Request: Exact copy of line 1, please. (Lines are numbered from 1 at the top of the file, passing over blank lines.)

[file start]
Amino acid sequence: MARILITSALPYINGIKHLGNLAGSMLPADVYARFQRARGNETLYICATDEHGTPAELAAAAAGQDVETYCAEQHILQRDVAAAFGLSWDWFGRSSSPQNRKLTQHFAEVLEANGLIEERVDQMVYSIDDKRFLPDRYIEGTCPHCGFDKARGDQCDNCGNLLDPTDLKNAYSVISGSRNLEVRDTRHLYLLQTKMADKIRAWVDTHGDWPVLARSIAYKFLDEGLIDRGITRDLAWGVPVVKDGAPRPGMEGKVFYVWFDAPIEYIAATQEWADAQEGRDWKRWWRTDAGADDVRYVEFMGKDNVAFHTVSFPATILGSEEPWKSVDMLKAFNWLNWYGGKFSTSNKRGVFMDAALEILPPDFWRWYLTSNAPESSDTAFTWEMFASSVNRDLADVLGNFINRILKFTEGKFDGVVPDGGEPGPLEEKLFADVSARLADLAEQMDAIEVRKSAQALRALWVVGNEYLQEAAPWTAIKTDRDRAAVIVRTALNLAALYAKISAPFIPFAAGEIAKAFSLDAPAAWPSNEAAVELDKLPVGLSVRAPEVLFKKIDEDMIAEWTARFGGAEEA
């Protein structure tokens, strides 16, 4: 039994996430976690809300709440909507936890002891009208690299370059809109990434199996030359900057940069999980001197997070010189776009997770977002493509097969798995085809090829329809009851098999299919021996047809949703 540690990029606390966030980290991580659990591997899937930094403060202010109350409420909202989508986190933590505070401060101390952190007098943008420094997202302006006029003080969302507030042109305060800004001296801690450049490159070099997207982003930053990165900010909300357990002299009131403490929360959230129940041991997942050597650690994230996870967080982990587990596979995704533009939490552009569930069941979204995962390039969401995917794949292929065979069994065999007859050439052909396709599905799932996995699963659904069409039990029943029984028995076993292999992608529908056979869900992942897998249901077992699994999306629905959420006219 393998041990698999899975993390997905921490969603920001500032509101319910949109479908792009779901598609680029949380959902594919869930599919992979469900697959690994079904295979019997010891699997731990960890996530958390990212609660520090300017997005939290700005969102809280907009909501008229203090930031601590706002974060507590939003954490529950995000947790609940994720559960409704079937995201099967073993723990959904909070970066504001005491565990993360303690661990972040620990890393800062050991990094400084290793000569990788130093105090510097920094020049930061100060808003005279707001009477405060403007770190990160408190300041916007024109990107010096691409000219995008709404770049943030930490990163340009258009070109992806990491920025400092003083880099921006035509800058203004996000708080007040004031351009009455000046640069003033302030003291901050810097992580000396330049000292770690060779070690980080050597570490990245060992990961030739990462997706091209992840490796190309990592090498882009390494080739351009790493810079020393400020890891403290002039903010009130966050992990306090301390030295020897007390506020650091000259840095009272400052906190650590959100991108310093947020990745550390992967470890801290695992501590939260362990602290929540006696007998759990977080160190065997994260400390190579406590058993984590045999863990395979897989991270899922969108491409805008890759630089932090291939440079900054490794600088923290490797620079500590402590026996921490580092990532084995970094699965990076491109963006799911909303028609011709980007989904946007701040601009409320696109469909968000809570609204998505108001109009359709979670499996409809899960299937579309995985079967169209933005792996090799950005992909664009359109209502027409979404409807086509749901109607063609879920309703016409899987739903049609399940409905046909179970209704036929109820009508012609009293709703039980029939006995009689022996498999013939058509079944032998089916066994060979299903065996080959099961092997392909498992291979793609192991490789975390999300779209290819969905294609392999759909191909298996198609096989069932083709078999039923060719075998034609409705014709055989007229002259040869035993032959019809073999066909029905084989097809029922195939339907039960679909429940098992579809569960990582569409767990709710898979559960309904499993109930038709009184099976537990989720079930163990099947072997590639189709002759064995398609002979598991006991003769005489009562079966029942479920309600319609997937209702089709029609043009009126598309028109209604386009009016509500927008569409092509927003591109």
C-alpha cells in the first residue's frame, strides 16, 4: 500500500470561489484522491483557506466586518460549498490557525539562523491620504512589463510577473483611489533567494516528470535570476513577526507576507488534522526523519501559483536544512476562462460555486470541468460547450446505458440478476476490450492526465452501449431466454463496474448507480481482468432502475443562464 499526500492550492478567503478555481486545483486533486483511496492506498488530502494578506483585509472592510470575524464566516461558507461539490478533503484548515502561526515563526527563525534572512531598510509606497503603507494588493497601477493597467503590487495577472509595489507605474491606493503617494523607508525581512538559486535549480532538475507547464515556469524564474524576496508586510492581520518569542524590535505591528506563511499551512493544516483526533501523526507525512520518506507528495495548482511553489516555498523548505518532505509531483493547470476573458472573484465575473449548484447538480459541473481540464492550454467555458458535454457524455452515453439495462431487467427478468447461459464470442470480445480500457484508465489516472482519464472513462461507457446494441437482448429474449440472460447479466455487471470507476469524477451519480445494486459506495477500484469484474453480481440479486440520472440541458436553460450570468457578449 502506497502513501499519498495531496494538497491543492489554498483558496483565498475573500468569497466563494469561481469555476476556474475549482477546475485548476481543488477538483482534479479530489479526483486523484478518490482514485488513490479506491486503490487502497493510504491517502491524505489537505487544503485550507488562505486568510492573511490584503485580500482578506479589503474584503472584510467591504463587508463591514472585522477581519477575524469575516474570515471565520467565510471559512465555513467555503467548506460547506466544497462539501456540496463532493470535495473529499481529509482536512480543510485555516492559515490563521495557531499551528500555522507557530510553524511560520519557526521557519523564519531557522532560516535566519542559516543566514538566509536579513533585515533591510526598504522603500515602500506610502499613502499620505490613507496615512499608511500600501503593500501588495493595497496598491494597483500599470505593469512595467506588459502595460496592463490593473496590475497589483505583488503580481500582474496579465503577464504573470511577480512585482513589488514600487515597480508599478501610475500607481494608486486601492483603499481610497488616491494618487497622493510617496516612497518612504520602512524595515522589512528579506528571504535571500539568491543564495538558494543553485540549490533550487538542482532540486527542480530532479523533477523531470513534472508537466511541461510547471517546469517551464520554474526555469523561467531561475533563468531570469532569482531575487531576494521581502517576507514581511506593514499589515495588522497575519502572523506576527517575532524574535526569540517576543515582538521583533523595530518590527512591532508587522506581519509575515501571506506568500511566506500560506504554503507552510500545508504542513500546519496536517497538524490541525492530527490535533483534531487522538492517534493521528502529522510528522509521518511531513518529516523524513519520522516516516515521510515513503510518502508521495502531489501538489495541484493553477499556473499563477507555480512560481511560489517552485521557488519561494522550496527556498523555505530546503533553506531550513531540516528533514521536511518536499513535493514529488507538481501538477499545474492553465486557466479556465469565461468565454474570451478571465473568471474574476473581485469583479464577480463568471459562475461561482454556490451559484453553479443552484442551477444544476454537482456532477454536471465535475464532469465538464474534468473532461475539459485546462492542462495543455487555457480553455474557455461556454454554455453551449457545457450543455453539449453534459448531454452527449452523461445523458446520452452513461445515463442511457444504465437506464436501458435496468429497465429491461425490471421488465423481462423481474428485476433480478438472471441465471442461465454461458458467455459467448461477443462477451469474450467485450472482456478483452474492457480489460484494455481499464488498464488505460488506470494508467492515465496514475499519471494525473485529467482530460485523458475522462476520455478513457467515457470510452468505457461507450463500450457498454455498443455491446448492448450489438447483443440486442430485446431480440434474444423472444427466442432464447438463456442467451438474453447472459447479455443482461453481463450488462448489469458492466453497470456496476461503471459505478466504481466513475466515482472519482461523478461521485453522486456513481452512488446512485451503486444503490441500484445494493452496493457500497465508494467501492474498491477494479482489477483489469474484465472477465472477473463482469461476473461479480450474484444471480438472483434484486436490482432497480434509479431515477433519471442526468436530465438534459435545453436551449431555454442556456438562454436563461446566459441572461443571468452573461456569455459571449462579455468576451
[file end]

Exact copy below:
Amino acid sequence: MARILITSALPYINGIKHLGNLAGSMLPADVYARFQRARGNETLYICATDEHGTPAELAAAAAGQDVETYCAEQHILQRDVAAAFGLSWDWFGRSSSPQNRKLTQHFAEVLEANGLIEERVDQMVYSIDDKRFLPDRYIEGTCPHCGFDKARGDQCDNCGNLLDPTDLKNAYSVISGSRNLEVRDTRHLYLLQTKMADKIRAWVDTHGDWPVLARSIAYKFLDEGLIDRGITRDLAWGVPVVKDGAPRPGMEGKVFYVWFDAPIEYIAATQEWADAQEGRDWKRWWRTDAGADDVRYVEFMGKDNVAFHTVSFPATILGSEEPWKSVDMLKAFNWLNWYGGKFSTSNKRGVFMDAALEILPPDFWRWYLTSNAPESSDTAFTWEMFASSVNRDLADVLGNFINRILKFTEGKFDGVVPDGGEPGPLEEKLFADVSARLADLAEQMDAIEVRKSAQALRALWVVGNEYLQEAAPWTAIKTDRDRAAVIVRTALNLAALYAKISAPFIPFAAGEIAKAFSLDAPAAWPSNEAAVELDKLPVGLSVRAPEVLFKKIDEDMIAEWTARFGGAEEA